However, digging into the Greek of the text and into the socio-cultural context of the story uncovers some complications.

It turns out that the Greek word that most traditionally gets translated as “inn” here has a broader meaning than that. The word is kataluma (κατάλυμα), and it’s only used two other times in the Gospels (or the NT as a whole): in Luke’s and Matthew’s accounts of how Jesus’s disciples found a room for the meal that we now call the Last Supper. Here’s Luke’s account (22:10-12; NRSV translation this time; with the translation of kataluma bolded):

“Listen,” he [Jesus] said to them, “when you have entered the city, a man carrying a jar of water will meet you; follow him into the house he enters and say to the owner of the house, ‘The teacher asks you, “Where is the guest room, where I may eat the Passover with my disciples?”’ He will show you a large room upstairs, already furnished. Make preparations for us there.”

(Side note: if you want to read about that person with a jar of water through a trans lens, check out the section of my webpage over here titled “A Simple Jar of Water.” It’s fun stuff! but not related to the discussion of kataluma.)

How can one Greek word mean both “inn” and “guest room”? The noun kataluma is tied to the verb kataluó (καταλύω) — kata + luó = “to loosen thoroughly.” When journeying with pack animals, you’d only “thoroughly loosen” their straps and packs when stopping for a long rest. Thus the verb came to mean “to take up lodging;” and the related noun, the kataluma of both Luke 2:7 and 22:10, came to stand for those lodgings — whether that was some natural shelter like a cave; a tent; an inn; or a guest room in someone’s house.

Meanwhile, there is another Greek word that means “inn” specifically — and the author of Luke uses that word in his version of the Good Samaritan story, when the Samaritan brings the man mugged and left for dead to a pandocheion (πανδοχεῖον).

So if Luke’s one other use of kataluma (22:11) refers to a guest room in a private home; and the one time he wants to specifcally refer to an inn (10:34) he uses a different Greek word…why do the vast majority of English translations of Luke 2:7 state that there is no room for Mary’s labor “in the inn” rather than “in the guest room”? (Or, to avoid making a claim in either direction, why don’t more translations apply a broader phrase like “there was no room in the lodging place”?)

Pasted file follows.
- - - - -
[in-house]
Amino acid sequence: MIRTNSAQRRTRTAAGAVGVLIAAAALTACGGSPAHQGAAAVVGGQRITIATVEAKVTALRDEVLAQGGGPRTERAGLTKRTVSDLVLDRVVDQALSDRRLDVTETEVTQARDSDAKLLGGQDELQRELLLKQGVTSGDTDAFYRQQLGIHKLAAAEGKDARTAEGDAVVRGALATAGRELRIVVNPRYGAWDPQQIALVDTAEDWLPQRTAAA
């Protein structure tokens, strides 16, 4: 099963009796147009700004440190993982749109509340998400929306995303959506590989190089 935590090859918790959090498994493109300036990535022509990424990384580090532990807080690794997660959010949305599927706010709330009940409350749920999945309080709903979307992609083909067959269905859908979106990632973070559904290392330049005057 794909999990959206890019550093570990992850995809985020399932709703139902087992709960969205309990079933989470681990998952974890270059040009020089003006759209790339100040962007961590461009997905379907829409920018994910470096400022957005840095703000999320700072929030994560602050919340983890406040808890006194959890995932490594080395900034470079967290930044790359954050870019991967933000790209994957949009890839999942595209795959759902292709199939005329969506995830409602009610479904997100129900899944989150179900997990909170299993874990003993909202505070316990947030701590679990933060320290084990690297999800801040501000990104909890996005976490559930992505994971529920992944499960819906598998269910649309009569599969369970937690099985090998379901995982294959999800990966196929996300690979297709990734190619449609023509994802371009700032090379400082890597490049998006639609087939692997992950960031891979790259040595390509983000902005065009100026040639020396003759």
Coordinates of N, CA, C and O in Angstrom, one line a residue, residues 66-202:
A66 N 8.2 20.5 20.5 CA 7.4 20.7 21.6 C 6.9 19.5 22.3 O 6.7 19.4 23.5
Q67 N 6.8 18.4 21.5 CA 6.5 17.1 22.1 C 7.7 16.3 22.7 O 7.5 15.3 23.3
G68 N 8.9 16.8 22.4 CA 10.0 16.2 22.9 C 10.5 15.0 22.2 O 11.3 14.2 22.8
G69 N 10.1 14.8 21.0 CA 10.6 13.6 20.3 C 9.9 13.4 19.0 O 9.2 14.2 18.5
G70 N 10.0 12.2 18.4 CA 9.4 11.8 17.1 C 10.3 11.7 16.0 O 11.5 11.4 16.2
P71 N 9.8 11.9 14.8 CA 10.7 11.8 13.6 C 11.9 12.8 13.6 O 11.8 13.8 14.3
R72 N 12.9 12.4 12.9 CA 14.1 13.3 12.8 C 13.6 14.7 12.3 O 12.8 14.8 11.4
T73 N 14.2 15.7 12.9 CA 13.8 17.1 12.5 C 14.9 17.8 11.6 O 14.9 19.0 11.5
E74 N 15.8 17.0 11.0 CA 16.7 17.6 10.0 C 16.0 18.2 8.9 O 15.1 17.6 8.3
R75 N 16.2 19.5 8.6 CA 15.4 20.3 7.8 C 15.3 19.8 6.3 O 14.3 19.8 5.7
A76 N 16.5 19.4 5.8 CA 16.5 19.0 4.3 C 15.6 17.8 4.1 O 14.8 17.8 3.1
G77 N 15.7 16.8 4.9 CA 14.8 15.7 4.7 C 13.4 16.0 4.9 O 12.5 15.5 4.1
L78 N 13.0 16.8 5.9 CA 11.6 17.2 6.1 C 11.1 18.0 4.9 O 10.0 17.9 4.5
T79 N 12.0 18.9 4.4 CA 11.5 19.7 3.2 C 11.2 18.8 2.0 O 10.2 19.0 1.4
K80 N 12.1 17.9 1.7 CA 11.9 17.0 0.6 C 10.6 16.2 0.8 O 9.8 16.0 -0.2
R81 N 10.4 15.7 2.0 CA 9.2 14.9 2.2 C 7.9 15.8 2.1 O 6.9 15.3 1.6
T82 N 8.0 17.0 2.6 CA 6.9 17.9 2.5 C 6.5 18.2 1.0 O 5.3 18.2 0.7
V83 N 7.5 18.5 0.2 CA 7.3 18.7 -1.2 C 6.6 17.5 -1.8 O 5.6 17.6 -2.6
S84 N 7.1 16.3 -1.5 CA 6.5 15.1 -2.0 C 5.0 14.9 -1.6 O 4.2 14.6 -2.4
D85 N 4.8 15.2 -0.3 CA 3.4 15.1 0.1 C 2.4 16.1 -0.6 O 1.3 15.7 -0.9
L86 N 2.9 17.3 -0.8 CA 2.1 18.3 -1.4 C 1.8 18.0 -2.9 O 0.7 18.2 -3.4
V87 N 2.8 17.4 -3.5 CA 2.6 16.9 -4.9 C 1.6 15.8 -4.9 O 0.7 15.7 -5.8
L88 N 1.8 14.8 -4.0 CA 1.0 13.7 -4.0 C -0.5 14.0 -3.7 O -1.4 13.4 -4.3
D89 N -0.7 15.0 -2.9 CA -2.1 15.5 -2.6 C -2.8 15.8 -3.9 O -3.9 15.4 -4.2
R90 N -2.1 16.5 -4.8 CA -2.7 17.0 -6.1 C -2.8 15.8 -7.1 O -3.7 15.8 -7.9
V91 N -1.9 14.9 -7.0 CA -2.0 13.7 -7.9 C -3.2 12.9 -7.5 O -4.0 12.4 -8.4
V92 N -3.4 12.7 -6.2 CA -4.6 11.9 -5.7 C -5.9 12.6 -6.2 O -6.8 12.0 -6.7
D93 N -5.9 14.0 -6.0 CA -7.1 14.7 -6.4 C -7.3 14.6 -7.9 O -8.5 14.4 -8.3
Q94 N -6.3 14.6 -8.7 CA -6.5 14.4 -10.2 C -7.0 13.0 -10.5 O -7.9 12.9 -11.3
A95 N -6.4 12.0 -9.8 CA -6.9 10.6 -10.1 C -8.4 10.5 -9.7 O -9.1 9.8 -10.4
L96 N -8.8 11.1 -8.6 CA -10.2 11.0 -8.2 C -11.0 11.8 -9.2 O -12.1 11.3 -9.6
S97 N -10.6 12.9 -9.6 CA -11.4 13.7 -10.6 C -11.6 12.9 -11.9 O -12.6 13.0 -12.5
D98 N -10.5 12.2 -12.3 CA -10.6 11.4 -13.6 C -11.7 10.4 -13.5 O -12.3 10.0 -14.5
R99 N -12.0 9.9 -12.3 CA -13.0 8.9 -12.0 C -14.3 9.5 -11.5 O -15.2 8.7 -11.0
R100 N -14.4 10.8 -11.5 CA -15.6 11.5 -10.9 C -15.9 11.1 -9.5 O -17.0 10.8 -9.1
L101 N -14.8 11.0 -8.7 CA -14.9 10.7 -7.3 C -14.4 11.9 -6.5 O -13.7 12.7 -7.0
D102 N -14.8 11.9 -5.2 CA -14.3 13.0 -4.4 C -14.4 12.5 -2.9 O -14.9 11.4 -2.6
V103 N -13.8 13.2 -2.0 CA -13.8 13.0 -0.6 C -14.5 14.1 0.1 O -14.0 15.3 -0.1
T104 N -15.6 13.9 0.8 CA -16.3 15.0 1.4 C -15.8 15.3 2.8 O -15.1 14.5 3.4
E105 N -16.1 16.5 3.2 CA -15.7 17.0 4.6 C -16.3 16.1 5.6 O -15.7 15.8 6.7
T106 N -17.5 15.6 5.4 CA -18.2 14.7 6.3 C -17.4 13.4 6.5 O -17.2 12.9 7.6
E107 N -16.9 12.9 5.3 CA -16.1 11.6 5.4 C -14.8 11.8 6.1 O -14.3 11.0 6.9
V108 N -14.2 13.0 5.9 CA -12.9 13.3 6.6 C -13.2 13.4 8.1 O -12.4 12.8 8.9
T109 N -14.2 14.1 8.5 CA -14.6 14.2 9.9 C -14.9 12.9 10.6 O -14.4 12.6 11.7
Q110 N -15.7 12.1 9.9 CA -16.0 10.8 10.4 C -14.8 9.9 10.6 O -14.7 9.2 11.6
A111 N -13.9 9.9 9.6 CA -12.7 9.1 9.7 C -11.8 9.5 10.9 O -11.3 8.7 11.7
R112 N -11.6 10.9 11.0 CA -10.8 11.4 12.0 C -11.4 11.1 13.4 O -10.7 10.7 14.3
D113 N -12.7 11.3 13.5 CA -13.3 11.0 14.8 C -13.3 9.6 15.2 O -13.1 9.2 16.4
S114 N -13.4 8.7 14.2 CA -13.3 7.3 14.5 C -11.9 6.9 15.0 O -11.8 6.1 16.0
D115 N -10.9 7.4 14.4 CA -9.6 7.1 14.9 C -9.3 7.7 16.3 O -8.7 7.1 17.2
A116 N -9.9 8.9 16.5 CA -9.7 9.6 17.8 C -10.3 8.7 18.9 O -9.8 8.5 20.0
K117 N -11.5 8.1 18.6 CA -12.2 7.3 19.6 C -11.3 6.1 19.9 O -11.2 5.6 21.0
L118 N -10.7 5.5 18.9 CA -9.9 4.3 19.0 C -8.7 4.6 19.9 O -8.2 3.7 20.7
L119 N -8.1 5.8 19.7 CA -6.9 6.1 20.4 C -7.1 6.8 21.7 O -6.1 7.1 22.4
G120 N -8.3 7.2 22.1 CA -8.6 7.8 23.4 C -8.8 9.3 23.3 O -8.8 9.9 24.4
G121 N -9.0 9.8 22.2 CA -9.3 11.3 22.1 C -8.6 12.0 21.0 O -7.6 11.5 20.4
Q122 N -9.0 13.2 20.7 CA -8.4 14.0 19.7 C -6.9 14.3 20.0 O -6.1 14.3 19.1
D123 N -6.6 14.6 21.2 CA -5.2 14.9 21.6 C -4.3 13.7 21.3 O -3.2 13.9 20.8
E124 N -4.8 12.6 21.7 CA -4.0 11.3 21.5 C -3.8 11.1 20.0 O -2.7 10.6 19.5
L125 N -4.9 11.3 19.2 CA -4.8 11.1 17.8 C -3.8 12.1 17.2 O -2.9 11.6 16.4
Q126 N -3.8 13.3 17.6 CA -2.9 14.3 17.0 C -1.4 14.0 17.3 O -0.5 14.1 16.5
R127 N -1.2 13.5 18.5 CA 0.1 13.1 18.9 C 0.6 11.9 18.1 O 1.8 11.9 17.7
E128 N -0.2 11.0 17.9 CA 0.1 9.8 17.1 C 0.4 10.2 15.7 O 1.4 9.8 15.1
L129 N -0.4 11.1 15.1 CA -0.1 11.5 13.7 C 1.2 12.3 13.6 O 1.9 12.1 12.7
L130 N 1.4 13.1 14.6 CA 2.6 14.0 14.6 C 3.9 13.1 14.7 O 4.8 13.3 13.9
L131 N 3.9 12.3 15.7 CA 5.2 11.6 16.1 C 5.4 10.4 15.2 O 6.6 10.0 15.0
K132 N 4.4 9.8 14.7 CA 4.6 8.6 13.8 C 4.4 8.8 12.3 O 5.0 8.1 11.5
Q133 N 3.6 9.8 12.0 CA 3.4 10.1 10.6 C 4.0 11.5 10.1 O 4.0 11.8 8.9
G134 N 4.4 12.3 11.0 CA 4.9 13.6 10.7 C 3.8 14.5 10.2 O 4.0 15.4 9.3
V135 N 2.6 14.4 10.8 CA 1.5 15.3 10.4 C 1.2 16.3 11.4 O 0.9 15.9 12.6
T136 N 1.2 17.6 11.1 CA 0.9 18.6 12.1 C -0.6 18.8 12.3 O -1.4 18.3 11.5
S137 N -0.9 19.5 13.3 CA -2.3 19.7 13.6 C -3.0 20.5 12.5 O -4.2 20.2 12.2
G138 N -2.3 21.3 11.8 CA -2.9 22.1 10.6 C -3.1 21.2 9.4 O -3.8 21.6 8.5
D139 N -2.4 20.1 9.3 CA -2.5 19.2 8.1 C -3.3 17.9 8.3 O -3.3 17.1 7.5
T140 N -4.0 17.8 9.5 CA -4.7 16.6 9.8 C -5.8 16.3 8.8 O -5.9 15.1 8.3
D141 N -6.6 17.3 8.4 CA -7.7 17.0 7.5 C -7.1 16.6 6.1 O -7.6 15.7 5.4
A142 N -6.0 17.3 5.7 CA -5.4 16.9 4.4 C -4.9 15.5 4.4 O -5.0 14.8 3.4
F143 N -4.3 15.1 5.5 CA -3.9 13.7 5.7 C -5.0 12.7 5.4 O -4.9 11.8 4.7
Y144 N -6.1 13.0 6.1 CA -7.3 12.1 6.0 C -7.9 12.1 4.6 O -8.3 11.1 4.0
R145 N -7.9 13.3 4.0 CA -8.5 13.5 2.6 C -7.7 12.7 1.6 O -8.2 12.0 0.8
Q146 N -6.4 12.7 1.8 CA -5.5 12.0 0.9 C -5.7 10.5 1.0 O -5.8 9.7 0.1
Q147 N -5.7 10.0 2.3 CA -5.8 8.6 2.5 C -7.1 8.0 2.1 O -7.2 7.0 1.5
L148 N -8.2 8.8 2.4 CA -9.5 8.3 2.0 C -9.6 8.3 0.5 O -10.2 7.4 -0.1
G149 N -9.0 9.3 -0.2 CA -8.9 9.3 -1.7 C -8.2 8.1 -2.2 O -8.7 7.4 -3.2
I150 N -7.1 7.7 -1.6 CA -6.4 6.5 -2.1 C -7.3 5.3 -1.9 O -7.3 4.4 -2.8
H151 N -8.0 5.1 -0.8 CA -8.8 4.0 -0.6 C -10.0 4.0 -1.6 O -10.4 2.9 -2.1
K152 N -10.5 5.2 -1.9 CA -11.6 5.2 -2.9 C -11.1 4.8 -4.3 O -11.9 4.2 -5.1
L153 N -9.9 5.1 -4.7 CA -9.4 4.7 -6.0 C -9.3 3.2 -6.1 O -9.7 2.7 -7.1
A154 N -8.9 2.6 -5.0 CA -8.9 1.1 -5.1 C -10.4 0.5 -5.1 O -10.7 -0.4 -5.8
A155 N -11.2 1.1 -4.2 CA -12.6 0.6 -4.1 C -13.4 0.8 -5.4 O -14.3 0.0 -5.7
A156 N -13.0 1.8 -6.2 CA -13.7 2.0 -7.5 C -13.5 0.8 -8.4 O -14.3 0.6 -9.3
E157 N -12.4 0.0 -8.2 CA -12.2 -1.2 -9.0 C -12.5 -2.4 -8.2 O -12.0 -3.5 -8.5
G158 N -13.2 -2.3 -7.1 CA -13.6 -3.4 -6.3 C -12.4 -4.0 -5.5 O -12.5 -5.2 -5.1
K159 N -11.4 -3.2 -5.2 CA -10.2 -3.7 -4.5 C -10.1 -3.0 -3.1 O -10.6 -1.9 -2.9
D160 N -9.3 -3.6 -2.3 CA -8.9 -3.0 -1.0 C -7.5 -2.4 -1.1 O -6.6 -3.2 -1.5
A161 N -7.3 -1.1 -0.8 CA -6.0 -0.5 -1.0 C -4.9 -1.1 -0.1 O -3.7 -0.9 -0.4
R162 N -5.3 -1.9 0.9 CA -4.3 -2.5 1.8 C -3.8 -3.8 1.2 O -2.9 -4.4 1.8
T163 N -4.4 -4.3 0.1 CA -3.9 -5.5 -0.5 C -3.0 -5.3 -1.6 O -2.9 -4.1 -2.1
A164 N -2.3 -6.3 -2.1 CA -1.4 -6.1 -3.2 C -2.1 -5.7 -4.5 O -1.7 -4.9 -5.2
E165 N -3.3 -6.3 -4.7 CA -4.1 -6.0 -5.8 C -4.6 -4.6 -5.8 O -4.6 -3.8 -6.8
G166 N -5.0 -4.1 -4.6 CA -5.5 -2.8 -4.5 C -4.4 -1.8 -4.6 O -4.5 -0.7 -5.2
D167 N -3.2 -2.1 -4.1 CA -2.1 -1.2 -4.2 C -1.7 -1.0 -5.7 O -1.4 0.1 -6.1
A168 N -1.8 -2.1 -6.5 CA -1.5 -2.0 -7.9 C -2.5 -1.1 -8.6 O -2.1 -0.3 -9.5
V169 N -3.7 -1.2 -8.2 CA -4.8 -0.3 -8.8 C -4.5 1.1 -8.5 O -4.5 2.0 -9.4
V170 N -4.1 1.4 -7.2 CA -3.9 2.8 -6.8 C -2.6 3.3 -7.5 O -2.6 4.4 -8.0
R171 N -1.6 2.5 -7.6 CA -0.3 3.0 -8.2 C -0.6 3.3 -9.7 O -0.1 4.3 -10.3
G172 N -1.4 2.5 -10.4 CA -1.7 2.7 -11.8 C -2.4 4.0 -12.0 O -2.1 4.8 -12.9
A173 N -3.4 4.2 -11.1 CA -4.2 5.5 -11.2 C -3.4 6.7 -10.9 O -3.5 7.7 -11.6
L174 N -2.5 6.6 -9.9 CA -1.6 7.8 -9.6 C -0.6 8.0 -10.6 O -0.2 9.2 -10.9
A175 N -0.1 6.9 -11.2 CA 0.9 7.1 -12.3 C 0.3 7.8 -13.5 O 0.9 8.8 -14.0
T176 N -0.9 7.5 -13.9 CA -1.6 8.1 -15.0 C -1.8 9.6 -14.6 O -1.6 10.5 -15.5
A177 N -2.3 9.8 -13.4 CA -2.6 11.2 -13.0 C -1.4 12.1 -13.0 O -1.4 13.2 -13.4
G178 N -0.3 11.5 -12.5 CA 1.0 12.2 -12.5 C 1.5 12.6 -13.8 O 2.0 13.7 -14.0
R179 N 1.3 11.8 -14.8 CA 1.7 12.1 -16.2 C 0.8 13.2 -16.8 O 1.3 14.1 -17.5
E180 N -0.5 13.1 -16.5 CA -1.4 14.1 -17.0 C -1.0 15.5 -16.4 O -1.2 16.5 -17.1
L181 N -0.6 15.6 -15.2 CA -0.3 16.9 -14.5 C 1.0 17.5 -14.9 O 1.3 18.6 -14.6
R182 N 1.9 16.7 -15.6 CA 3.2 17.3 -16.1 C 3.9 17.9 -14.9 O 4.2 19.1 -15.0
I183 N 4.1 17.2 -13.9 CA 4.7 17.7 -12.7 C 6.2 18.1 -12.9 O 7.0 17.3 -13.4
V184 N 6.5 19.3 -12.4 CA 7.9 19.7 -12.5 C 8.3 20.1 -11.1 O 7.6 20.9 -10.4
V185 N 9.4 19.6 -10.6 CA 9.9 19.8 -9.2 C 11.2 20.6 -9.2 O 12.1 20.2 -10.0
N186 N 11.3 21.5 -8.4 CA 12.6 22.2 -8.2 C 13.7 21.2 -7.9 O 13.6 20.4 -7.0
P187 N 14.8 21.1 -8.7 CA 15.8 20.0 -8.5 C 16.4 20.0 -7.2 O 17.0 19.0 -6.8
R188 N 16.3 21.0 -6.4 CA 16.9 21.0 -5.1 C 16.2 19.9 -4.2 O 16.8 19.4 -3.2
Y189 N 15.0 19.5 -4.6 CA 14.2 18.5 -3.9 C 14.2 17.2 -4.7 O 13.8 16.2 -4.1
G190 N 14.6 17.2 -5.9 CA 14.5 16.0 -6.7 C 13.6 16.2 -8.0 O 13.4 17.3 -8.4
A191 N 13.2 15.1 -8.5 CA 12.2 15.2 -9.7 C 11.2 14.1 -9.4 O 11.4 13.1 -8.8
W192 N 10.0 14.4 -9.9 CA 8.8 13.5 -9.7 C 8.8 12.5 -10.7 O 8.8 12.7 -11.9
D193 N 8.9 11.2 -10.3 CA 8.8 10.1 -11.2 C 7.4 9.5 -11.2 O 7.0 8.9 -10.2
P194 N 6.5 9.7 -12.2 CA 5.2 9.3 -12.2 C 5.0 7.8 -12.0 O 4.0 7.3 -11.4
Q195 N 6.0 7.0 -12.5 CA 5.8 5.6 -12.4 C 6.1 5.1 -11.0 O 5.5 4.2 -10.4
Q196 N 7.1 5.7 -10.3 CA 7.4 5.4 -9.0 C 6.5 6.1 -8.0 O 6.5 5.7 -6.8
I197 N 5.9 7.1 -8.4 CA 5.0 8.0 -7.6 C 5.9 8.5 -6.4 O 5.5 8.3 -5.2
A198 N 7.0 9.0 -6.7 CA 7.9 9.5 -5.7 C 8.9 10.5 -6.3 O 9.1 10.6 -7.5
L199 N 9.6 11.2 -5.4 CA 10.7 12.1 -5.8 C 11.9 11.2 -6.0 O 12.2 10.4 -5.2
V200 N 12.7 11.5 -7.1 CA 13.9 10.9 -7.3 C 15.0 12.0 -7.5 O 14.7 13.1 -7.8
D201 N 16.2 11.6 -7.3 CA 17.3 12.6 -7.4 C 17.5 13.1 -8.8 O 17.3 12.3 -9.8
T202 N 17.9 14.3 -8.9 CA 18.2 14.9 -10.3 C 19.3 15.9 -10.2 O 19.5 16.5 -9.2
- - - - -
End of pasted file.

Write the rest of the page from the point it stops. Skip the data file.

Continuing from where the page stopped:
To reiterate, it’s certainly possible that kataluma refers to an inn when used in Luke 2:7 — but it’s not the only possibility, or even necessarily the most likely one.

If Luke 2:7 is saying that there is no room in Bethlehem’s inn, then the classic stable setting (or a cave, as in the second century Protoevangelium of James) makes sense. However, some scholars contest

  1. whether Bethlehem, being so small, would even have had an inn, with the duty of taking in strangers passing through instead falling upon individual families; and
  2. whether Joseph and his wife would have stayed in such an inn, even if it did exist.

The reason Joseph and Mary are journeying to Bethlehem is for a Roman census, for which “all go to their own towns to be registered” (Luke 2:3). In “An Improbable Inn,” Andy Mickelson explains that Roman censuses typically required people to register not in their ancestral town, but wherever they owned property; thus one might conjecture that Joseph “had traveled to Nazareth previously to seek work or (more likely) to retrieve his fiancée Mary and bring her back to his native Bethlehem” (p. 14).